The time-dependence of compaction localization in a porous sandstone

Thursday, 17 December 2015: 15:00
301 (Moscone South)
Michael John Heap, Université de Strasbourg, Ecole et Observatoire des Sciences de la Terre, Strasbourg, France, Nicolas Brantut, University College London, Rock and Ice Physics and Seismological Laboratory, London, United Kingdom, Patrick Baud, EOST École et Observatoire des Sciences de la Terre, Strasbourg Cedex, France and Philip G Meredith, University College London, Rock & Ice Physics Laboratory, London, United Kingdom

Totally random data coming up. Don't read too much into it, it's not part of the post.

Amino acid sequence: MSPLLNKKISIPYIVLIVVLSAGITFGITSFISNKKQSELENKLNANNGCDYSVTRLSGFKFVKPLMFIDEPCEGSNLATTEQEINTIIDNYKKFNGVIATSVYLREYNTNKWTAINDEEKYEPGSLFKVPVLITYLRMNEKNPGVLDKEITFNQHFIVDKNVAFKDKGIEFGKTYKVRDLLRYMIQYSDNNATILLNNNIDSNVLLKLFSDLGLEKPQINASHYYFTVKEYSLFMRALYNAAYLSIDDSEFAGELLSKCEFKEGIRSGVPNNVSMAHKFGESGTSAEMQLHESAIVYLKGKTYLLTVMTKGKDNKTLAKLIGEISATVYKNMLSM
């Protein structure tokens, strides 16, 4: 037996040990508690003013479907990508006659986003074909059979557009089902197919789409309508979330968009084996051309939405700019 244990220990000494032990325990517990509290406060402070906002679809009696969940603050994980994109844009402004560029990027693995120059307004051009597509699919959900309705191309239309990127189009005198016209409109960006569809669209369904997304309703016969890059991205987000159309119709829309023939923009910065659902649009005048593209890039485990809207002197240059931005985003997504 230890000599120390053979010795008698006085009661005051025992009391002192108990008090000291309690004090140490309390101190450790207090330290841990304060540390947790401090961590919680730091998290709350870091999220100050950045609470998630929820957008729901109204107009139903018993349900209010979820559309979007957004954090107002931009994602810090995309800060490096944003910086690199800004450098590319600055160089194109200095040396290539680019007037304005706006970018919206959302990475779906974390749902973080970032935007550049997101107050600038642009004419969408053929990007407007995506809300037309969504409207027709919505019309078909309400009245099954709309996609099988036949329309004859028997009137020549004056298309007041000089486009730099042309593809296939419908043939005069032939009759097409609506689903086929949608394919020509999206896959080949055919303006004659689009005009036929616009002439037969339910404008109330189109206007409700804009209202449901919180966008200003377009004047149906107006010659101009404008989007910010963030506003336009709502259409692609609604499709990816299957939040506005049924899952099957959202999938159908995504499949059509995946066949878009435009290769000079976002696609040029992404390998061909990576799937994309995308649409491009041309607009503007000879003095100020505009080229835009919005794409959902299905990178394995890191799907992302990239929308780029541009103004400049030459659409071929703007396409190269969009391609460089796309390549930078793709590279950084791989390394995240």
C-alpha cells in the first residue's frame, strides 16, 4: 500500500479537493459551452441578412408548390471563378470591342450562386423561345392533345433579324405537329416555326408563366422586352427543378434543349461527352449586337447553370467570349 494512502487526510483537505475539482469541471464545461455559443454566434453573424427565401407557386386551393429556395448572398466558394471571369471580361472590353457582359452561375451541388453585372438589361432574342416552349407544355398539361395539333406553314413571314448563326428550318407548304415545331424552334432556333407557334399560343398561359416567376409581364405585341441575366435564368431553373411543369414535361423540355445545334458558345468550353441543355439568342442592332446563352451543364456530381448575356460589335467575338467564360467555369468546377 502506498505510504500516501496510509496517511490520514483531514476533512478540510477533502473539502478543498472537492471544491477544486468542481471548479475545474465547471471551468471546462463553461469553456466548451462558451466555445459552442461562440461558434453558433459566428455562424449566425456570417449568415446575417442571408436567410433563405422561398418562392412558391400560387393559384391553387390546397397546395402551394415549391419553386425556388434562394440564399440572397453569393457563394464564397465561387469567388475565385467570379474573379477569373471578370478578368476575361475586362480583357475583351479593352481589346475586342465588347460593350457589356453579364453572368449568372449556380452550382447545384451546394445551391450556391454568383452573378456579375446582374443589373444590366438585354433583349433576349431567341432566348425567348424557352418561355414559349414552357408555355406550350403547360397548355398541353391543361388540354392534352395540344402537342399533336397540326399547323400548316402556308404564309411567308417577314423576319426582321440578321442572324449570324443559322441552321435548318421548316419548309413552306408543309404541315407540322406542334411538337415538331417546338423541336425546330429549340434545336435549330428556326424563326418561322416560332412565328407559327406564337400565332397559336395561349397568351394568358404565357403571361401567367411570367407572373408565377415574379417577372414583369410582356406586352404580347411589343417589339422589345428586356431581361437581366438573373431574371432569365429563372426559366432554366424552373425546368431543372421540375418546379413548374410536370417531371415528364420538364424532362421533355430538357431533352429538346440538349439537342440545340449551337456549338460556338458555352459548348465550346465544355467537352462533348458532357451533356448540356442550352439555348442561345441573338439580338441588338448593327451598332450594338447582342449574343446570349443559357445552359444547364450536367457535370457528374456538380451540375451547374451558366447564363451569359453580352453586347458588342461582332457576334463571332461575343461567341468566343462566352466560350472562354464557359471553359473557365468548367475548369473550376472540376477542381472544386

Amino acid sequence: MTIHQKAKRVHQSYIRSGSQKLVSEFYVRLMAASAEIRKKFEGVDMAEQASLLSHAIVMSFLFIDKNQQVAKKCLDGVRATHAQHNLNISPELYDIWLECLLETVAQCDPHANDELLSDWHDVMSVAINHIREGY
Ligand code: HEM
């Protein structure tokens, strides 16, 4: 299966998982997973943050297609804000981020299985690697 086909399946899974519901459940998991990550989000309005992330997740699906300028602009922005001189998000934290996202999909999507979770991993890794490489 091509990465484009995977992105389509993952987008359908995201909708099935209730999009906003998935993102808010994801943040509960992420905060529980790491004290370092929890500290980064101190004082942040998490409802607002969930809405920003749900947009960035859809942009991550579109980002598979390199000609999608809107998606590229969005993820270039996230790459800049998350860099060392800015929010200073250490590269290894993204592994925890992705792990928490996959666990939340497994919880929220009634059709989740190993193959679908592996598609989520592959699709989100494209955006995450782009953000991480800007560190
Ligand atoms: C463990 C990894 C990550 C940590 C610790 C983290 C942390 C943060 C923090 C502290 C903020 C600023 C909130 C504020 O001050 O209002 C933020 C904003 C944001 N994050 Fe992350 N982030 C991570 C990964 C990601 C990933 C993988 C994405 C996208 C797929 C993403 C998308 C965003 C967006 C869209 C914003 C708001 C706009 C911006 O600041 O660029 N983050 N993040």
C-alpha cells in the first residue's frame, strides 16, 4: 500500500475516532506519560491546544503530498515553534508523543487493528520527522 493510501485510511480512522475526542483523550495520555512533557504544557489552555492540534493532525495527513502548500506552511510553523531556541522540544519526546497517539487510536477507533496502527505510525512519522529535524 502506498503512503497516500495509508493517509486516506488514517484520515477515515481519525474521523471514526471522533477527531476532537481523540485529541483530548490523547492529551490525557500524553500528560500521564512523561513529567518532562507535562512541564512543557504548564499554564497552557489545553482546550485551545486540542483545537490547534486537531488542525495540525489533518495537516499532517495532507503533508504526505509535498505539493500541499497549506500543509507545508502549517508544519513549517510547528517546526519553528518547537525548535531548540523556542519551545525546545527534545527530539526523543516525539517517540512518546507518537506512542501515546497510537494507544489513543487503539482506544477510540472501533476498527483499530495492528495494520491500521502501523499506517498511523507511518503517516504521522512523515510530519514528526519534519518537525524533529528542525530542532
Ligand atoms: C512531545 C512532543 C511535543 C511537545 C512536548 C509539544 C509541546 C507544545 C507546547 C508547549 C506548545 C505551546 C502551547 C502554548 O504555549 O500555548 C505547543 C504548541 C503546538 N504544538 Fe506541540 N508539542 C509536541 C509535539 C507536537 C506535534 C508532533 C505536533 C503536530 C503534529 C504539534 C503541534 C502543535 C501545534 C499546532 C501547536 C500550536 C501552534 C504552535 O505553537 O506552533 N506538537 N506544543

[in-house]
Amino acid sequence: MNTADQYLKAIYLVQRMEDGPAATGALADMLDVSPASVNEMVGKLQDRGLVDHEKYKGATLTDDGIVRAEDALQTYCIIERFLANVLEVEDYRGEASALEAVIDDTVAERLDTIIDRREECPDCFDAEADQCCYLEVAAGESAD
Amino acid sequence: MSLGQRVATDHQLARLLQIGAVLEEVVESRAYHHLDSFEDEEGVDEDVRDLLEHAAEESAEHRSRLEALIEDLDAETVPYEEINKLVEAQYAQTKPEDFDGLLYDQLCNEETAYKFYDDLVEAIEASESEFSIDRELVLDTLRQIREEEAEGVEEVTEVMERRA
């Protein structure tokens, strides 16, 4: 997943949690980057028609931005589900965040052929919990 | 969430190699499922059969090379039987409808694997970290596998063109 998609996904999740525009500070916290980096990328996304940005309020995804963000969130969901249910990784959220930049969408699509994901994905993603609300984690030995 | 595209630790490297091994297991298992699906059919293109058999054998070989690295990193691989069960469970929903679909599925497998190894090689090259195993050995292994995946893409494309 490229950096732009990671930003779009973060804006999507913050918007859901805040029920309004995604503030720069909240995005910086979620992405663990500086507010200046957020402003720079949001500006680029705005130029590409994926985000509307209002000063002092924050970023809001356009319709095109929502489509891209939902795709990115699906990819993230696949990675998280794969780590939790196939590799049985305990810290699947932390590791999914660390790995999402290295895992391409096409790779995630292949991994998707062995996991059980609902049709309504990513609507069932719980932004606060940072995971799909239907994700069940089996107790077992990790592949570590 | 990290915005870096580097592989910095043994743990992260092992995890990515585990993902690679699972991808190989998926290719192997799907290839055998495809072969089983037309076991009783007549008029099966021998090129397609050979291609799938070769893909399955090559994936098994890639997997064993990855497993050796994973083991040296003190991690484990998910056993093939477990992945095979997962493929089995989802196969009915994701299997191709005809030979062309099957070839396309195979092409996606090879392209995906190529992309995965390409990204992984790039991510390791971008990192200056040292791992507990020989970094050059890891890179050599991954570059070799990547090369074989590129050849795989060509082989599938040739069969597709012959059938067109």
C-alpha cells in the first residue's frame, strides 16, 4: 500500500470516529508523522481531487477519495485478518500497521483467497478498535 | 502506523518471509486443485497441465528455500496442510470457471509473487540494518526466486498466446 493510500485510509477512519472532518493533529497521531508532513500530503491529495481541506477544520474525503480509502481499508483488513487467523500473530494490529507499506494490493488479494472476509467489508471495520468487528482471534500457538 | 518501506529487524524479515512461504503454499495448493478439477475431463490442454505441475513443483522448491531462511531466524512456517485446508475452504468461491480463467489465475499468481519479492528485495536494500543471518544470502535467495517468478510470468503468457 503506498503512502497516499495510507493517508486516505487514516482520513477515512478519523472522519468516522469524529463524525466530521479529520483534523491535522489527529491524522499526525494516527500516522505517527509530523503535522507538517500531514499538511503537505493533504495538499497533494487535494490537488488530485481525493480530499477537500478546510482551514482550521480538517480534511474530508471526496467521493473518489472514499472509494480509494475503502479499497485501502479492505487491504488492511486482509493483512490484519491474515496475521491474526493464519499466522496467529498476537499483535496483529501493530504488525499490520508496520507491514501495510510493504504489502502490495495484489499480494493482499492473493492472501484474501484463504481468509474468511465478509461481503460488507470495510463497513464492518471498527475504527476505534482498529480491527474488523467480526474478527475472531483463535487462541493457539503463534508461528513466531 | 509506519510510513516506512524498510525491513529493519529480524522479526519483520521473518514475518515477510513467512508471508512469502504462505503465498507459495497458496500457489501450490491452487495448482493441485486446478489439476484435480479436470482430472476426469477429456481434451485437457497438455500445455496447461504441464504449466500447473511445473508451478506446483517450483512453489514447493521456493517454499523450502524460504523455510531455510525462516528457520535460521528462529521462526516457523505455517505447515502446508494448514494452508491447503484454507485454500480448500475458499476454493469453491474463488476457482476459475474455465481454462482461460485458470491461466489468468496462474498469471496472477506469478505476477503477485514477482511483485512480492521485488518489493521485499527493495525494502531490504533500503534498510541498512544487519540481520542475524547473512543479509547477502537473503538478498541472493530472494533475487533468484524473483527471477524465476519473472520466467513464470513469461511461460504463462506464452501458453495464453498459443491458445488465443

Compaction bands in sandstone are laterally-extensive planar deformation features that are characterized by lower porosity and permeability than the surrounding host rock. As a result, this form of localization has important implications for both strain partitioning and fluid flow in the Earth’s upper crust. To better understand the time-dependency of compaction band growth, we performed triaxial deformation experiments on water-saturated Bleurswiller sandstone (initial porosity = 0.24) under constant stress (creep) conditions in the compactant regime. Our experiments show that inelastic strain accumulates at a constant stress in the compactant regime, manifest as compaction bands. While creep in the dilatant regime is characterized by an increase in porosity and, ultimately, an acceleration in axial strain rate to shear failure, compaction creep is characterized by a reduction in porosity and a gradual deceleration in axial strain rate. The global decrease in the rates of axial strain, acoustic emission energy, and porosity change during creep compaction is punctuated at intervals by higher rate excursions, interpreted as the formation of compaction bands. The growth rate of compaction bands formed during creep is lower as the applied differential stress, and hence background creep strain rate, is decreased. However, the inelastic strain associated with the growth of a compaction band remains constant over strain rates spanning several orders of magnitude (from 10–8 to 10–5 s–1). We find that, despite the large differences in strain rate and growth rate (from both creep and constant strain rate experiments), the characteristics (geometry, thickness) of the compaction bands remain essentially the same. Several lines of evidence, notably the similarity between the differential stress dependence of creep strain rate in the dilatant and compactant regimes, suggest that, as for dilatant creep, subcritical stress corrosion cracking is the mechanism responsible for compactant creep in our experiments. Our study highlights that stress corrosion is an important mechanism in the time-dependent porosity loss, subsidence, and permeability reduction of sandstone reservoirs.